A senior Palestinian Authority (PA) official said a release by Israel of imprisoned Arab terrorists would not go ahead on Saturday as envisaged but he hoped there would only be short delay.
"Today the prisoners will not be released... maybe in the coming days," Issa Qaraqae, the minister of prisoner affairs, told AFP.
"There are efforts to solve the crisis and I believe that in 24 hours everything will be clearer."
Under the deal that relaunched peace talks last July, Israel agreed to release 104 convicted terrorists held since before the failed 1993 Oslo peace accords in exchange for the PA not pursuing unilateral measures at the United Nations. This, despite such unilateral moves being in breach of previous agreements, including Oslo.
So far, Israel has freed 78 prisoners in three batches - most of whom were jailed for murdering Israelis - but ministers had warned they would block the final release, which had been anticipated for Saturday, if the Palestinian Authority refused to extend the talks beyond their April 29 deadline.
The release, intended as a "gesture" to promote the stalled peace talks, has been widely protested in Israel, particularly by the families of Israelis murdered in terrorist attacks. Deputy Defense Minister Danny Danon threatened to resign if the move went through.
Much of the objection to the fourth release came after the PA chief negotiator, Saeb Erekat, admitted earlier this month that PA Chairman Mahmoud Abbas was staying in talks solely for the sake of the terrorist releases.
Palestinian president Mahmoud Abbas has not spelled out his terms for prolonging talks, saying only that he is not even prepared to discuss the issue until the prisoners are freed.
And an unnamed PA official claimed last week that Abbas' conditions for prolonging talks were additional prisoner releases by Israel and a complete building freeze in Jewish communities in Judea and Samaria.
There has been no official Israeli update on the last batch of prisoners. The PA wants it to include Arab Israeli citizens, a demand hotly opposed by the Israeli government.
An Israeli official, speaking on condition of anonymity, told AFP that Israel was willing to free the prisoners but the Palestinians were placing obstacles in the way.
"Israel is interested in continuing the peace talks with the Palestinians and is prepared to carry out the fourth stage of the release of convicted terrorists," he said.
"But the Palestinians are creating difficulties with this when they say that the moment after the release of the prisoners they will stop the talks."
He did not elaborate.
Palestinian official Jibril Rajoub told AFP Friday that Israel informed the PA that the last batch of prisoners would not be released on Saturday.
Rajoub said this would be a "slap in the face of the US administration and its efforts," adding the PA would resume its "international diplomatic offensive" against Israel as a consequence.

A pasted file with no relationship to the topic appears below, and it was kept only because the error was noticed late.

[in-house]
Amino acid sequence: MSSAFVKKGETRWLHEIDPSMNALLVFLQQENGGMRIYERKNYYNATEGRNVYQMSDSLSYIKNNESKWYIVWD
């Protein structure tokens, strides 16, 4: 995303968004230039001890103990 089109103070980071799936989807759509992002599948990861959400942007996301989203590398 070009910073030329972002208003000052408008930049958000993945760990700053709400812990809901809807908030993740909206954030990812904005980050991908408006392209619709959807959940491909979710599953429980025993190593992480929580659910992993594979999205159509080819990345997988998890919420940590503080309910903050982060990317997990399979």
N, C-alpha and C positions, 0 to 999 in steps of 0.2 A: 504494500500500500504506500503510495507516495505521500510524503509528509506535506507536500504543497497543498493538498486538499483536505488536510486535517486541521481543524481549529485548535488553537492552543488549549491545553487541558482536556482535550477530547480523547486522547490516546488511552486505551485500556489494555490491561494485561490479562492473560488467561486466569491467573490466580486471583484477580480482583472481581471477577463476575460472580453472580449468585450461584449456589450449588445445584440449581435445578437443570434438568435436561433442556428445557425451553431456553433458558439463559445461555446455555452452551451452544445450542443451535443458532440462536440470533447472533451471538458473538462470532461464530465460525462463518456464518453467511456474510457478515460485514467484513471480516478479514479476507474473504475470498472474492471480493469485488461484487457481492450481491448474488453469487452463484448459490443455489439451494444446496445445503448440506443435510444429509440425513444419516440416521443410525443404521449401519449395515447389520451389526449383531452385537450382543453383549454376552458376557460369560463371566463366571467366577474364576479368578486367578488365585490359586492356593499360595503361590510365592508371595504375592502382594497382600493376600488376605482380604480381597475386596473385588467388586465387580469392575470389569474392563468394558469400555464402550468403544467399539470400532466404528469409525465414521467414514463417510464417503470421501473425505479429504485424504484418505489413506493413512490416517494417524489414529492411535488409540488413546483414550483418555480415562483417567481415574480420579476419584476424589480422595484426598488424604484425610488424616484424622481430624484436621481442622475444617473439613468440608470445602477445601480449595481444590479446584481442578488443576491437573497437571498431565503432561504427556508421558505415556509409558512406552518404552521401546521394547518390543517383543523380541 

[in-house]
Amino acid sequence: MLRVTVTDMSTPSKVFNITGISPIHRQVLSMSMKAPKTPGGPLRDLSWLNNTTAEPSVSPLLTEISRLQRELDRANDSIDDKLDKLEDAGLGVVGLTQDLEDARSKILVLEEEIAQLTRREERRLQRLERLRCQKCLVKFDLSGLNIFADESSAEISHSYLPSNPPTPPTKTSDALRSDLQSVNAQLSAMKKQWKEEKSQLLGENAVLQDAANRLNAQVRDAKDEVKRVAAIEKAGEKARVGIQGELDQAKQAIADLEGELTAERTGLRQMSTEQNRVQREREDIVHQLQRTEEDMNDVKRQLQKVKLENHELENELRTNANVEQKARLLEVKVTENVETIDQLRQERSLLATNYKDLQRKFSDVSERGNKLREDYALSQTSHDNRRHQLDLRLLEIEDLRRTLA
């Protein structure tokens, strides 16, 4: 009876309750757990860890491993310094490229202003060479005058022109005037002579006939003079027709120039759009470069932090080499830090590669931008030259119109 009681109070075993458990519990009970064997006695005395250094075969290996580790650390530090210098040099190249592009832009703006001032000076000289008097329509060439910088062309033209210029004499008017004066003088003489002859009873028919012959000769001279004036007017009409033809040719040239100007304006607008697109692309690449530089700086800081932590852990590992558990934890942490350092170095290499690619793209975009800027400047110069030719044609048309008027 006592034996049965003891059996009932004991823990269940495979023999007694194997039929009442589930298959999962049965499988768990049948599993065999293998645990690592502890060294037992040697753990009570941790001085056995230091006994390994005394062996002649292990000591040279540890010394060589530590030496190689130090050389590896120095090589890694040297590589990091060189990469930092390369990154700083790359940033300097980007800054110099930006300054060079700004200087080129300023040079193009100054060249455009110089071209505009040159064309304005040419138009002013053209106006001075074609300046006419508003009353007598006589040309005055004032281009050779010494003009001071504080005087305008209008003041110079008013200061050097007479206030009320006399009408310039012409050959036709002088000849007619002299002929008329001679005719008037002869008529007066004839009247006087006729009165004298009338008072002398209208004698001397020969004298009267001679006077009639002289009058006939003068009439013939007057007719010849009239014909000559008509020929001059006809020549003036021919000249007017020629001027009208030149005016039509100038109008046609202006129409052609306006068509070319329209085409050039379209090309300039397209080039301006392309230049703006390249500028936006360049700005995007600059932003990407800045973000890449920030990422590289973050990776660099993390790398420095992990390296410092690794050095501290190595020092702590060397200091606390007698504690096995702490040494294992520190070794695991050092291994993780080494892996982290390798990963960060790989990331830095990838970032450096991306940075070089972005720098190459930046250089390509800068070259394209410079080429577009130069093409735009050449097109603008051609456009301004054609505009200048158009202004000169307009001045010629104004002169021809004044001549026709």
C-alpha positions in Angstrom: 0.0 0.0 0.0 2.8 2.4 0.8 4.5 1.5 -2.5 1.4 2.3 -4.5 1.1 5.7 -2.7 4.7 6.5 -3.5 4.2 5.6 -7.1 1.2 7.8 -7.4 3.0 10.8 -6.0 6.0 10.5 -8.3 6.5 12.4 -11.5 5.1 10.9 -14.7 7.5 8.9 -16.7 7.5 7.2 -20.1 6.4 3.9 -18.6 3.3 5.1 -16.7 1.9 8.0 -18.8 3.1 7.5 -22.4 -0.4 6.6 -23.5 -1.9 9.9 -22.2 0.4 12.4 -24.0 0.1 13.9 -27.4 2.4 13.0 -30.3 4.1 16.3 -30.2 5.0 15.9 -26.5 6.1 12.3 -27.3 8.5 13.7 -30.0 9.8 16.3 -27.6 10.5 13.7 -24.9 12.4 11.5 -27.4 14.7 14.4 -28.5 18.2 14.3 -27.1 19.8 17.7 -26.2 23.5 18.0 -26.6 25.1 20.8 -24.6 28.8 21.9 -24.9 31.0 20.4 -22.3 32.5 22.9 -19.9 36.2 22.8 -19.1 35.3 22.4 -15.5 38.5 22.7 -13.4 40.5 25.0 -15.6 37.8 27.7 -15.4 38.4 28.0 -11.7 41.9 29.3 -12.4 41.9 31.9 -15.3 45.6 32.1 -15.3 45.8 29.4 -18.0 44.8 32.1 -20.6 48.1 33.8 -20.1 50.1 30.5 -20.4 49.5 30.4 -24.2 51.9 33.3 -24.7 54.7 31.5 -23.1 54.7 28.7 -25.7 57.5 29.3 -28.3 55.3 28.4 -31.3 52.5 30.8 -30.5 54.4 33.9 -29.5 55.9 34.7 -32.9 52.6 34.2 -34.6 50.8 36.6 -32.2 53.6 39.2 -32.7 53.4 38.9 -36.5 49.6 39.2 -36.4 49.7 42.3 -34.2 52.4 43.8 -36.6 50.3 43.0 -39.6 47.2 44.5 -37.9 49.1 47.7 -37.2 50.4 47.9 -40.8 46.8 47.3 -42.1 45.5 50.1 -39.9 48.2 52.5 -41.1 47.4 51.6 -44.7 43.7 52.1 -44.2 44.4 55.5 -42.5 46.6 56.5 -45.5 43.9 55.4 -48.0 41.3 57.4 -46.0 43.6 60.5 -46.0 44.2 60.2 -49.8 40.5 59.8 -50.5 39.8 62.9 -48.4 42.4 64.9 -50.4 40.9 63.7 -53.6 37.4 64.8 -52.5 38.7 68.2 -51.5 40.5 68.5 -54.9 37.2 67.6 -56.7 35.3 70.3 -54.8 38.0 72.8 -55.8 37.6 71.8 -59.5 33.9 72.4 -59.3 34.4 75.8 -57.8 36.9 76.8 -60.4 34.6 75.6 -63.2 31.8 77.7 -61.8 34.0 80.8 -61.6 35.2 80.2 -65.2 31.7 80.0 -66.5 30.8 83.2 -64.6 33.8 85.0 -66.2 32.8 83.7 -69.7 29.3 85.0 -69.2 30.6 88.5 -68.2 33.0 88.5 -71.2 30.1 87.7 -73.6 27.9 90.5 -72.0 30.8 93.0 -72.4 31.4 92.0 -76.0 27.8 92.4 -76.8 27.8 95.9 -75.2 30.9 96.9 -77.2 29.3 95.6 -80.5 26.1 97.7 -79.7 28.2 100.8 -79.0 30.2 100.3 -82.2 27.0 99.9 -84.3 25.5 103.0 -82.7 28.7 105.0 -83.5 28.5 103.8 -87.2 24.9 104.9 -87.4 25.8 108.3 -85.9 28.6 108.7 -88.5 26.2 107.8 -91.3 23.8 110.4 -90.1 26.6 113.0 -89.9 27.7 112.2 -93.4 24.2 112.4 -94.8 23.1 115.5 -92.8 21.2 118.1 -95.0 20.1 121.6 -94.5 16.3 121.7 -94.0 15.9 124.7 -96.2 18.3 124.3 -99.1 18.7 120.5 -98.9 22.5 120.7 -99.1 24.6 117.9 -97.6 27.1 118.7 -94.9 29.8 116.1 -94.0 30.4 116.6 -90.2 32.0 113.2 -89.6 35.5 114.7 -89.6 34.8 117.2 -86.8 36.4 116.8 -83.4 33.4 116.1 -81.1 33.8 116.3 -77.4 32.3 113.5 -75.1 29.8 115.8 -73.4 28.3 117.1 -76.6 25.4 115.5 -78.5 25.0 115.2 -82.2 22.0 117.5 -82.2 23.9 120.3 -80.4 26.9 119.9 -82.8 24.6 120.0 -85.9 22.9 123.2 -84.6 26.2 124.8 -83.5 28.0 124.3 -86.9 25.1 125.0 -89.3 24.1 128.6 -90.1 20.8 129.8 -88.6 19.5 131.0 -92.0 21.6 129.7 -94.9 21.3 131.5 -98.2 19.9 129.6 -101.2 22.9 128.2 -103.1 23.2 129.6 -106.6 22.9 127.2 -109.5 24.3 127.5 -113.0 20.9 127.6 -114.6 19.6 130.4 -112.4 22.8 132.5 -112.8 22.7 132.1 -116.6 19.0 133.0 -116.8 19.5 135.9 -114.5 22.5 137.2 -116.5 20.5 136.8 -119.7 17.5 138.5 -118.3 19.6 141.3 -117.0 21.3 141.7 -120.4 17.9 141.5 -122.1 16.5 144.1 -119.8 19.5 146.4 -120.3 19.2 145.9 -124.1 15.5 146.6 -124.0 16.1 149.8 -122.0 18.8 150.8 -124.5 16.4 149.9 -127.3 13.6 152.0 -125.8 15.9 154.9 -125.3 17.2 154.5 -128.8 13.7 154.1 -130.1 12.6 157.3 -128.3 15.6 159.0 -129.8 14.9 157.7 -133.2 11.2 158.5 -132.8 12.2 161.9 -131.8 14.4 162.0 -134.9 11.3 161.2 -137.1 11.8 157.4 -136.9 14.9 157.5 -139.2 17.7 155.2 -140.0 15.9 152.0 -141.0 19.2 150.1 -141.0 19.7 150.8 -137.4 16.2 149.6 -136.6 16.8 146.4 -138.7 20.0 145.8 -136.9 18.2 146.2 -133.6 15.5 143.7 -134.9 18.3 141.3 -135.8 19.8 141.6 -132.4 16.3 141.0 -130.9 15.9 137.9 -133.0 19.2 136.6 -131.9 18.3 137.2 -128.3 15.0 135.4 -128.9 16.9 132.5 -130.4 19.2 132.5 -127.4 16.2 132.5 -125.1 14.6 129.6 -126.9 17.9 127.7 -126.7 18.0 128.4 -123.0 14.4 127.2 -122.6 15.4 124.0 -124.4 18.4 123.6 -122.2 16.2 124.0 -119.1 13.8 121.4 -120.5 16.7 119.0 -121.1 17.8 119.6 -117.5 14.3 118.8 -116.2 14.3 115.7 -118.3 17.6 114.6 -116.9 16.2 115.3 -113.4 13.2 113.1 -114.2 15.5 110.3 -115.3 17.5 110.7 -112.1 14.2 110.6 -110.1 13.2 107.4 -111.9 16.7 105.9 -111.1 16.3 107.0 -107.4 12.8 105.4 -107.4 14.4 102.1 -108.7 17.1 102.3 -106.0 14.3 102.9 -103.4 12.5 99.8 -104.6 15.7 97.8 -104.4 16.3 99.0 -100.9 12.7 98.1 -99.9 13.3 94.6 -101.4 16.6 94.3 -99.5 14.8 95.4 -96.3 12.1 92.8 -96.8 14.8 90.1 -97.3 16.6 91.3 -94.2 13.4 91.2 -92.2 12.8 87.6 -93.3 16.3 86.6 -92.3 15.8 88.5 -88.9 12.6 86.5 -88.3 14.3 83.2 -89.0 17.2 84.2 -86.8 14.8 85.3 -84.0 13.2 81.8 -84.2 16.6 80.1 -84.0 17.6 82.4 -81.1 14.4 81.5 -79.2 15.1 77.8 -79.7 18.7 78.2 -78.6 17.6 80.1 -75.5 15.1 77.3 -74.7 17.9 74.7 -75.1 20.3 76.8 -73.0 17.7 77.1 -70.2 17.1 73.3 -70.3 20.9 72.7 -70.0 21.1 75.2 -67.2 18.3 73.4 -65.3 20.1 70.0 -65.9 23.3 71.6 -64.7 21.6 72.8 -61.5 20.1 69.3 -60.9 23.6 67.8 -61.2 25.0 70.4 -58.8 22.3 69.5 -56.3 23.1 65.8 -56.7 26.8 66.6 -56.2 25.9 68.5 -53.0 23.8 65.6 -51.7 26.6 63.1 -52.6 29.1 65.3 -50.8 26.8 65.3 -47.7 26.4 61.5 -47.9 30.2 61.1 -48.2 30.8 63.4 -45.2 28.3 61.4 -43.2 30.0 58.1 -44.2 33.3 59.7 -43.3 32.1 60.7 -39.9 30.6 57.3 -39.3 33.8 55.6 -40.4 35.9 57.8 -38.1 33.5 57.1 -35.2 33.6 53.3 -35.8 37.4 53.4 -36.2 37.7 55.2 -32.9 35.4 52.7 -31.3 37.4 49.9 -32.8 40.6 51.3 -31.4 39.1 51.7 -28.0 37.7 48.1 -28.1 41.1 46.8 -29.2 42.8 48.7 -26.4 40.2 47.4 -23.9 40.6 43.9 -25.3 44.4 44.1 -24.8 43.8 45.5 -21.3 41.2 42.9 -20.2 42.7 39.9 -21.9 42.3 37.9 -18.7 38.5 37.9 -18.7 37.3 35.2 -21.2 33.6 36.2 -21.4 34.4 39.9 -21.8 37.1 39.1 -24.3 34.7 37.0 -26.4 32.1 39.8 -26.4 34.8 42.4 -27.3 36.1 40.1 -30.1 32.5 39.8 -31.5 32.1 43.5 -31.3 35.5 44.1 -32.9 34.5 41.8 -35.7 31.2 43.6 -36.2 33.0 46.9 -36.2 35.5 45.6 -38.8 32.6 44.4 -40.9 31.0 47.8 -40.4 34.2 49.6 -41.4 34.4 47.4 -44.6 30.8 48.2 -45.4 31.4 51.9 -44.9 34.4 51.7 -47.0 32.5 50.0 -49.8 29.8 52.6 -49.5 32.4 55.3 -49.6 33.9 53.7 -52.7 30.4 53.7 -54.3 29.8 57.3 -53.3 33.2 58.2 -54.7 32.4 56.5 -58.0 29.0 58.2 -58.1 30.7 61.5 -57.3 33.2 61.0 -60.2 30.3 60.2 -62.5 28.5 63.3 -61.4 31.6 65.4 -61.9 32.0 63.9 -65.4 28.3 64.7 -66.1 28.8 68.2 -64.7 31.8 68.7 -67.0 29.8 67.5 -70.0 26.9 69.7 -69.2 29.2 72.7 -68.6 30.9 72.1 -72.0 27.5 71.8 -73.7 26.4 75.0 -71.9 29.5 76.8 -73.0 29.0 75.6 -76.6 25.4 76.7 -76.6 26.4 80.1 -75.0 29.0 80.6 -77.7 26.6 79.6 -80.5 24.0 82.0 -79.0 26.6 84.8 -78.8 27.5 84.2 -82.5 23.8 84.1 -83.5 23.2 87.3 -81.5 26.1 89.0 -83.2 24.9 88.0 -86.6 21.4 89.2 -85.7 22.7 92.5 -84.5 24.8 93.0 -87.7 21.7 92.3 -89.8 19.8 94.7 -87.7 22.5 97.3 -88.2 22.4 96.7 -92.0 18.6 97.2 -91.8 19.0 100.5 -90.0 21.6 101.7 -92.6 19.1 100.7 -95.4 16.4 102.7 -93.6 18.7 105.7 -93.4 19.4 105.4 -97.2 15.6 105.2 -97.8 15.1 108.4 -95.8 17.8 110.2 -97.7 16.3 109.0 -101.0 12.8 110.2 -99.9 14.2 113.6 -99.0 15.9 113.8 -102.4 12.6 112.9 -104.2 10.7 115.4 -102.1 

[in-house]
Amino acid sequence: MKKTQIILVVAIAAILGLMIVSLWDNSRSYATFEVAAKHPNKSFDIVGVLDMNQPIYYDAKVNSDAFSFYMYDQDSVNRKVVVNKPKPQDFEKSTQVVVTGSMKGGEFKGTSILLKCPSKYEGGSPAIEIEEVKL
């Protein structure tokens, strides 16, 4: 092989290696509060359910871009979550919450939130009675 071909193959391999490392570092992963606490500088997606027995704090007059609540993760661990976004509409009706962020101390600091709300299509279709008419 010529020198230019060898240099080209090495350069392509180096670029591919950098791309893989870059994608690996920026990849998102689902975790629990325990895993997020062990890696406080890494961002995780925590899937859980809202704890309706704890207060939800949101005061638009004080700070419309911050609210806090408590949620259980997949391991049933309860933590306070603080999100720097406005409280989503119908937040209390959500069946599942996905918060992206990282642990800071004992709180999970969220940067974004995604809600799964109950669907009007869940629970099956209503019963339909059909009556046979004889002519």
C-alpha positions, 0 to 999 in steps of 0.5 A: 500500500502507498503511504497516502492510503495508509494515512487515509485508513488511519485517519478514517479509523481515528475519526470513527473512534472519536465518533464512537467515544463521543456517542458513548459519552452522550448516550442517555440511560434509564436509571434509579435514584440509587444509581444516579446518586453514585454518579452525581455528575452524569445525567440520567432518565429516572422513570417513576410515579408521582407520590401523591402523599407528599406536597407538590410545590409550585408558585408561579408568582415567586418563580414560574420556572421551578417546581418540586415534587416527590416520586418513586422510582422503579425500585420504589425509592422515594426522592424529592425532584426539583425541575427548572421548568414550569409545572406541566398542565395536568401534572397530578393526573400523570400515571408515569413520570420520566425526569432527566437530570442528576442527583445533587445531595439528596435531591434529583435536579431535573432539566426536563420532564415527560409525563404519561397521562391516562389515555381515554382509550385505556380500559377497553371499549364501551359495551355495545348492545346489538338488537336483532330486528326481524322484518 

"Not releasing the prisoners will mark the beginning of the efforts in the international community to challenge the legality of the occupation," he said.
Prisoner release 'crucial' issue
A poll published Saturday by the Palestinian Centre for Public Opinion said 87 percent of those surveyed believed the Palestinian Authority should renew its UN efforts if the prisoners are not freed.
The prisoner release "is a prerequisite for any future progress of the negotiations," the center said, as the overwhelming majority of Palestinian Arabs consider it to be "the most crucial issue that must be treated in order to continue with the peace process."
The talks have been teetering on the brink of collapse, with Washington fighting an uphill battle to get the two sides to agree to a framework for continued negotiations until the end of the year.
US Secretary of State John Kerry met Abbas in Amman on Wednesday in a bid to salvage the talks, with US special envoy Martin Indyk meeting Abbas in Ramallah a day later.
On Friday, State Department spokeswoman Jen Psaki denied reports that negotiations had already collapsed.
"Any reports that suggest the talks are off are inaccurate," she said.
"Ambassador Indyk and the negotiating team remain closely engaged with both parties on the ground and will continue to work over the coming days to help them bridge the gaps and determine the path forward."
Israeli media say Netanyahu could give a green light to the prisoner release if the US frees Jonathan Pollard, who was arrested in Washington in 1985 and condemned to life imprisonment for spying on the United States for Israel.
Israel is not commenting on such reports, with Netanyahu spokesman Mark Regev saying only that in general the spy's fate is "often raised at high-level meetings between Israelis and Americans."
On Wednesday, Psaki said "there are currently no plans to release Jonathan Pollard."